3. Peacemaking as a Lifestyle a. Two ears and one mouth It’s no mistake that God gave each person two ears for listening and one mouth for speaking. That’s exactly what James is telling us in James chapter 1 when he says, “Everyone should be quick to listen, slow to speak, and slow to become angry.” Making other people angry from time to time is inevitable. God made us all differently with unique gifts and skills and perspectives on the world. When two or more people share the same space, conflict is bound to arise. The question is: What will you do when it does arise? Are you going to go on the offensive, yelling and stating your case for the world to hear? Or are you going to choose peacemaking, the humble art of listening more than speaking? You don’t get to choose how everyone else will react to you, but you can determine how you respond to them.

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Branded:

b. Righteousness The rest of the verse we just discussed from James says: “for man’s anger does not bring about the righteous life that God desires.” Listen again, and allow those words to sink in: “for man’s anger does not bring about the righteous life that God desires.” God has an amazing life planned for you—not necessarily easy, but amazing nonetheless! But it’s possible for your anger to make you miss out on it. Webster’s defines the word righteous, in part, as living “free from guilt or sin.”13 What if you could control your anger to the point that you never again had to experience guilt over poor decisions made while you were upset with something or at someone? That’s the kind of freedom God is offering if we’ll just relinquish control and allow him to lead.

Wrap It Up We can probably all agree that there is a lot of senseless violence going on in the world. But guess what? There is also a lot of needless strife occurring in your own life. Anger is addictive because it gives us a false sense of power, but that feeling is fleeting. When it’s gone, it leaves a wave of broken and tattered relationships in its wake. 111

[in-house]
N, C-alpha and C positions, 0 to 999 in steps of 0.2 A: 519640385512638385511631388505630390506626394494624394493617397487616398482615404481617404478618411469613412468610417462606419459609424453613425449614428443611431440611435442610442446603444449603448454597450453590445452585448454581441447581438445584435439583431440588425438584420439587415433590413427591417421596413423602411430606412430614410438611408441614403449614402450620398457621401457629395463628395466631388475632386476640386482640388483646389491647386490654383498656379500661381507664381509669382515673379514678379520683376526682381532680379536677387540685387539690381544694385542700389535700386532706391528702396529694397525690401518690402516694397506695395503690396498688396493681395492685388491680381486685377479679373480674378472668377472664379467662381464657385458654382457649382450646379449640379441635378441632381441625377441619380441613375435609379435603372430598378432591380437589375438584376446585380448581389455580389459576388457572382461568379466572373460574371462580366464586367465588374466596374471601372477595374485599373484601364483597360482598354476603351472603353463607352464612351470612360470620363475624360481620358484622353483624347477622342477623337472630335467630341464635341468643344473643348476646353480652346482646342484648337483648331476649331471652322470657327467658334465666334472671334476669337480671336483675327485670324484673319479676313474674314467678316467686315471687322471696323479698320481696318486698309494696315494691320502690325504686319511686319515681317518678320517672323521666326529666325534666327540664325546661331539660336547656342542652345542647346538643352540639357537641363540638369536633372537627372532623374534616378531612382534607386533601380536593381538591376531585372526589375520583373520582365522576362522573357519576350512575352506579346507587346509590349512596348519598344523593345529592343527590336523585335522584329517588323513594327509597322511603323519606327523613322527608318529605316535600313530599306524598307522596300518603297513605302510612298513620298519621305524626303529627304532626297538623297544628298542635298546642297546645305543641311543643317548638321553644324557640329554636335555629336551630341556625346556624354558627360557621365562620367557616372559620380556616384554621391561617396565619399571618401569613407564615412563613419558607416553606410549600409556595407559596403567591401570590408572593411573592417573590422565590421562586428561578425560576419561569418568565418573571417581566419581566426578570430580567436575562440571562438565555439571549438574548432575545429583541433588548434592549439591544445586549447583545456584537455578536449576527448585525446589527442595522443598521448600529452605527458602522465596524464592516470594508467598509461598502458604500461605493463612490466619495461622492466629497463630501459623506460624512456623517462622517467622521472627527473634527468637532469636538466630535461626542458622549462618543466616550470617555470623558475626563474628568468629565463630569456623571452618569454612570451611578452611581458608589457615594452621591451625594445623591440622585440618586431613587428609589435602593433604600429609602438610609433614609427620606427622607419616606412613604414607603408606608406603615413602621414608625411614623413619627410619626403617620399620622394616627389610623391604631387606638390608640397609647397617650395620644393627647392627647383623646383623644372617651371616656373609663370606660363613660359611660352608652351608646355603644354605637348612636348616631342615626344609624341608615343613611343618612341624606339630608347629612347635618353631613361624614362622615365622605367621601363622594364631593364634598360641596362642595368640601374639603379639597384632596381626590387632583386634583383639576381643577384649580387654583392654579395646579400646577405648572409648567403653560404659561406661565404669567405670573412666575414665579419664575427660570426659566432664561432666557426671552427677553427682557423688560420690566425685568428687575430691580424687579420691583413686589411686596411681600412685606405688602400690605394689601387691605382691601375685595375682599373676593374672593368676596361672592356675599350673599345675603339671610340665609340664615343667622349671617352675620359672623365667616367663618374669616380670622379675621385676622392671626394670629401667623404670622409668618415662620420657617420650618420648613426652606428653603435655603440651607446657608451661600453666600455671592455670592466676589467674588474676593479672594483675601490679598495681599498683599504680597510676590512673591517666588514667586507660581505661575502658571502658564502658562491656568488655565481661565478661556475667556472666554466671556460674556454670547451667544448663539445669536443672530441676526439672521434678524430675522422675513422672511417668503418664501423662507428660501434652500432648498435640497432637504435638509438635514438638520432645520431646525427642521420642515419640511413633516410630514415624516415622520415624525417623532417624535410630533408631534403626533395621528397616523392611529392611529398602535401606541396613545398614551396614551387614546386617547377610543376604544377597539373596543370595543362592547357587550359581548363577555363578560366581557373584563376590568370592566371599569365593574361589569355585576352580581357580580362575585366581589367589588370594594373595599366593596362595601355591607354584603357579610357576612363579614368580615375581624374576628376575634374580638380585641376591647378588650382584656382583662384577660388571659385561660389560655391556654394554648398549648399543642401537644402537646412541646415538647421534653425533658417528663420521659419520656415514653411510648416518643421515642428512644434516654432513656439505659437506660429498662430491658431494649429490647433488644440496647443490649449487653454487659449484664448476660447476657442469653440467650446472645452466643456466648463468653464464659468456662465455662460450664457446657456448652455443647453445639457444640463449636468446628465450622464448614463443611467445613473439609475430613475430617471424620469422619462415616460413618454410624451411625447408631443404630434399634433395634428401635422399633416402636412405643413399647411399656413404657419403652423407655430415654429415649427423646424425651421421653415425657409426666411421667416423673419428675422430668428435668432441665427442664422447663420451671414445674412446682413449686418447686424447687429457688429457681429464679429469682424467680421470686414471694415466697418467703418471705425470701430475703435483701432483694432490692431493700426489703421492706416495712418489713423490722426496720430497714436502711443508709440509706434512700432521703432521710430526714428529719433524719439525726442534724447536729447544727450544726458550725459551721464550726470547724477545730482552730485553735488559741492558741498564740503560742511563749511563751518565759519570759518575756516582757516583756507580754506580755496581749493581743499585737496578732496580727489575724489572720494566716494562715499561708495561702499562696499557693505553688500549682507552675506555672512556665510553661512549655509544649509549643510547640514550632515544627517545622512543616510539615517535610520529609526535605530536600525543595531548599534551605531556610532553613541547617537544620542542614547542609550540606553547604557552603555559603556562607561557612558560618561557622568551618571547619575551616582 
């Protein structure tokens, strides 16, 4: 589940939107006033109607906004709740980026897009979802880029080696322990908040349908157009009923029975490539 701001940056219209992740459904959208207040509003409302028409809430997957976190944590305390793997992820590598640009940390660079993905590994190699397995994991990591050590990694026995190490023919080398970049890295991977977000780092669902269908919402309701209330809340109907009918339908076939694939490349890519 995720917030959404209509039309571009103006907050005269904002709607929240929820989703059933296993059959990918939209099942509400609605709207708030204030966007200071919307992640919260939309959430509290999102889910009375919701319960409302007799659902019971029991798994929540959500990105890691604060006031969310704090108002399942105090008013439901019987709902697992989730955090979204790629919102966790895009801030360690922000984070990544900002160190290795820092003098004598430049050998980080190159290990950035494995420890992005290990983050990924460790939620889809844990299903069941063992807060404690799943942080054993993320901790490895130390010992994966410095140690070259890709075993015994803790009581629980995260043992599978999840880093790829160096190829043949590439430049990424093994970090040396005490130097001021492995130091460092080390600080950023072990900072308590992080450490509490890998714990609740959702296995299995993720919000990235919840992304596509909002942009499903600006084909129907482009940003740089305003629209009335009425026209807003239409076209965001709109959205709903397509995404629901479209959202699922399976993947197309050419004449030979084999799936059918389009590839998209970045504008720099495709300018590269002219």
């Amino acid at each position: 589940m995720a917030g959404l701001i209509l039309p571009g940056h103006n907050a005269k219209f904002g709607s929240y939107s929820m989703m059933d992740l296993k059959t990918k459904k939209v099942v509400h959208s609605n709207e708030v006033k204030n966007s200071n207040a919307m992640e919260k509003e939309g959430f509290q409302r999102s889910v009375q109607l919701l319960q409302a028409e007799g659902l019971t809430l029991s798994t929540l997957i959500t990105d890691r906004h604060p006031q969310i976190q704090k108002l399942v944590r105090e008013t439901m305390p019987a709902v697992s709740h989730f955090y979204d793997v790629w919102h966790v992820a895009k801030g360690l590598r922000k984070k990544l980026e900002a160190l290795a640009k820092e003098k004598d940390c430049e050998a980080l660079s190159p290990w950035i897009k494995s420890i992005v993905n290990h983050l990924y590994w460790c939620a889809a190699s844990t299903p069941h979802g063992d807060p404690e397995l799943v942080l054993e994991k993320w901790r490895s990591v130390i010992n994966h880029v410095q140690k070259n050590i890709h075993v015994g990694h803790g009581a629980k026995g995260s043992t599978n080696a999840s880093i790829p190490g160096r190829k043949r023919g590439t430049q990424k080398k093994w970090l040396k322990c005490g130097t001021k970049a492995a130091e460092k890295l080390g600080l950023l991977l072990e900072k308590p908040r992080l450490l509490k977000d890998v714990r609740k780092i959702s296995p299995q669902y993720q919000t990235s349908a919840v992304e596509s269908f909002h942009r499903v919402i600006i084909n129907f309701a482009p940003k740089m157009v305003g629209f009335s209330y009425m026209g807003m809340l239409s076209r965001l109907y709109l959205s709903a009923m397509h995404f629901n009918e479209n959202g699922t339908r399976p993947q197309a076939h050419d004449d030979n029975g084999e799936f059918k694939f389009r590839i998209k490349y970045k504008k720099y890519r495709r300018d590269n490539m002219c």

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Don’t allow anger to control you. Even if it feels like it helps in the short term, it will always make things worse over the long haul. God is offering you freedom if you’ll just relinquish control and allow him to lead.

A lt e r e d What’s needed: Construction paper and writing utensils (pens, pencils, crayons, markers, etc.) for each person present; envelopes to seal letters in Option: If you can have a small, safe fire pit or trash barrel fire outside, it will be even better and allow you to really cement this exercise. Tell your students that letter writing is a timeless and proven technique for dealing with stress and releasing anger. Many times, if you’re upset with one person in particular, the best thing you can do is to write a letter to that person and never send it. It allows you to get your feelings out and begin to move on without creating unnecessary confrontation and relational strife. To close this meeting, your students are going to write a letter to God asking for his help. They may choose to begin the letter with something like “God, please help me to . . . ” or anything else that seems comfortable to them. The point is to invite God to help them release their negative feelings, move past their anger, begin to forgive the other person, and seek forgiveness from God. And if the anger has been with God the whole time, this is a great opportunity to get that out on the table. Have them write the letter, fold it, and seal it in the envelope. Note: Youth leader, you must decide beforehand what you want students to do with their letters once they seal them. Whatever you do, do not keep them to read later; that would be a significant breach of trust. While allowing students to throw them into a fire is the most effective solution, if that’s not an option, you can get a little creative. A paper shredder is probably the next best method, although the noise may be a little annoying. Or have them rip their letters up into little pieces and throw them out; discuss the freeing nature of this activity. Fire pit option: If you do have a fire, wait until all the students have finished sealing their envelopes and then head out to the fire as a group. You may hold a brief, impromptu prayer service out there, praying for God to help everyone move past their anger and turn to him. Then have your students throw their letters into the fire at one time. Dismiss students after you’ve had one more short prayer and they’ve destroyed their letters.